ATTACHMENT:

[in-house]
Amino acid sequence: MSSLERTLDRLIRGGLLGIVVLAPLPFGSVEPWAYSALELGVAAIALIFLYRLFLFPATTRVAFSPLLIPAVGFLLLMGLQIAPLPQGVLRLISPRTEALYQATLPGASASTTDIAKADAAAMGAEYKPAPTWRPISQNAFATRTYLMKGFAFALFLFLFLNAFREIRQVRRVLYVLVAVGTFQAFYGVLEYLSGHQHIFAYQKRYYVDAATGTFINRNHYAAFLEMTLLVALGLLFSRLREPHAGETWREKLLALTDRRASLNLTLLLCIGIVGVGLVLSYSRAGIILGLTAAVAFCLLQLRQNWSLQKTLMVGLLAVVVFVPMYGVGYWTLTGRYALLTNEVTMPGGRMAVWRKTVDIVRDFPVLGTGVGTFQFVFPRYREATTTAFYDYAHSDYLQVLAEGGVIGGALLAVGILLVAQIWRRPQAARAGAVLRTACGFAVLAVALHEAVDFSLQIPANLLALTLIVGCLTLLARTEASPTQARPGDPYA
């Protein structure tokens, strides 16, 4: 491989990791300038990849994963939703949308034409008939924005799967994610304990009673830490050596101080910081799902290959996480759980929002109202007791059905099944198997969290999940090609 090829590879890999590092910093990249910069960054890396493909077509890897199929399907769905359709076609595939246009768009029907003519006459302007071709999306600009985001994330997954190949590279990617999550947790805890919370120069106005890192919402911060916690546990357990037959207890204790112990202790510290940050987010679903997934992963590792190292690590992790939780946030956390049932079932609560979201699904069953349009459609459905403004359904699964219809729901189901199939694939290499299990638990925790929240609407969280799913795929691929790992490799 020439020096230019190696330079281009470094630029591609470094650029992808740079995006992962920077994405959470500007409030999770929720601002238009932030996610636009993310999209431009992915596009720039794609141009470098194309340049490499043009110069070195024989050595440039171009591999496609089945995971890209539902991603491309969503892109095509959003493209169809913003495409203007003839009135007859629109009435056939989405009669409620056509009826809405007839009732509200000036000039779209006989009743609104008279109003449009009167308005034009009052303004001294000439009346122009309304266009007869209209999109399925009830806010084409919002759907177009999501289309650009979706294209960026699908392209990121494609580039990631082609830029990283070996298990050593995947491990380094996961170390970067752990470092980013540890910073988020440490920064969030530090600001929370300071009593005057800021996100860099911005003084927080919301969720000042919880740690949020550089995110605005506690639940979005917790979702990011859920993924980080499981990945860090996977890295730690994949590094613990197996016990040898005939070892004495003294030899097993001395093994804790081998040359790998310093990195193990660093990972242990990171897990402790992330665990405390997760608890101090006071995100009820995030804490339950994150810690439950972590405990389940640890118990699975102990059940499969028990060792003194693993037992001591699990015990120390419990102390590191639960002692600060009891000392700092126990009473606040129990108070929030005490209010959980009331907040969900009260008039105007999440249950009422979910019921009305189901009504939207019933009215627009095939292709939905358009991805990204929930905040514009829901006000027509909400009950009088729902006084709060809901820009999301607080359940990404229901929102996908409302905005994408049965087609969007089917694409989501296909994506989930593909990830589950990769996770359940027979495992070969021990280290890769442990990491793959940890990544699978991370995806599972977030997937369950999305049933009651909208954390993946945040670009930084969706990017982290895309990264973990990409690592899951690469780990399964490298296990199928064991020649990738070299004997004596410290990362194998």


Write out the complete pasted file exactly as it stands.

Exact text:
[in-house]
Amino acid sequence: MSSLERTLDRLIRGGLLGIVVLAPLPFGSVEPWAYSALELGVAAIALIFLYRLFLFPATTRVAFSPLLIPAVGFLLLMGLQIAPLPQGVLRLISPRTEALYQATLPGASASTTDIAKADAAAMGAEYKPAPTWRPISQNAFATRTYLMKGFAFALFLFLFLNAFREIRQVRRVLYVLVAVGTFQAFYGVLEYLSGHQHIFAYQKRYYVDAATGTFINRNHYAAFLEMTLLVALGLLFSRLREPHAGETWREKLLALTDRRASLNLTLLLCIGIVGVGLVLSYSRAGIILGLTAAVAFCLLQLRQNWSLQKTLMVGLLAVVVFVPMYGVGYWTLTGRYALLTNEVTMPGGRMAVWRKTVDIVRDFPVLGTGVGTFQFVFPRYREATTTAFYDYAHSDYLQVLAEGGVIGGALLAVGILLVAQIWRRPQAARAGAVLRTACGFAVLAVALHEAVDFSLQIPANLLALTLIVGCLTLLARTEASPTQARPGDPYA
């Protein structure tokens, strides 16, 4: 491989990791300038990849994963939703949308034409008939924005799967994610304990009673830490050596101080910081799902290959996480759980929002109202007791059905099944198997969290999940090609 090829590879890999590092910093990249910069960054890396493909077509890897199929399907769905359709076609595939246009768009029907003519006459302007071709999306600009985001994330997954190949590279990617999550947790805890919370120069106005890192919402911060916690546990357990037959207890204790112990202790510290940050987010679903997934992963590792190292690590992790939780946030956390049932079932609560979201699904069953349009459609459905403004359904699964219809729901189901199939694939290499299990638990925790929240609407969280799913795929691929790992490799 020439020096230019190696330079281009470094630029591609470094650029992808740079995006992962920077994405959470500007409030999770929720601002238009932030996610636009993310999209431009992915596009720039794609141009470098194309340049490499043009110069070195024989050595440039171009591999496609089945995971890209539902991603491309969503892109095509959003493209169809913003495409203007003839009135007859629109009435056939989405009669409620056509009826809405007839009732509200000036000039779209006989009743609104008279109003449009009167308005034009009052303004001294000439009346122009309304266009007869209209999109399925009830806010084409919002759907177009999501289309650009979706294209960026699908392209990121494609580039990631082609830029990283070996298990050593995947491990380094996961170390970067752990470092980013540890910073988020440490920064969030530090600001929370300071009593005057800021996100860099911005003084927080919301969720000042919880740690949020550089995110605005506690639940979005917790979702990011859920993924980080499981990945860090996977890295730690994949590094613990197996016990040898005939070892004495003294030899097993001395093994804790081998040359790998310093990195193990660093990972242990990171897990402790992330665990405390997760608890101090006071995100009820995030804490339950994150810690439950972590405990389940640890118990699975102990059940499969028990060792003194693993037992001591699990015990120390419990102390590191639960002692600060009891000392700092126990009473606040129990108070929030005490209010959980009331907040969900009260008039105007999440249950009422979910019921009305189901009504939207019933009215627009095939292709939905358009991805990204929930905040514009829901006000027509909400009950009088729902006084709060809901820009999301607080359940990404229901929102996908409302905005994408049965087609969007089917694409989501296909994506989930593909990830589950990769996770359940027979495992070969021990280290890769442990990491793959940890990544699978991370995806599972977030997937369950999305049933009651909208954390993946945040670009930084969706990017982290895309990264973990990409690592899951690469780990399964490298296990199928064991020649990738070299004997004596410290990362194998």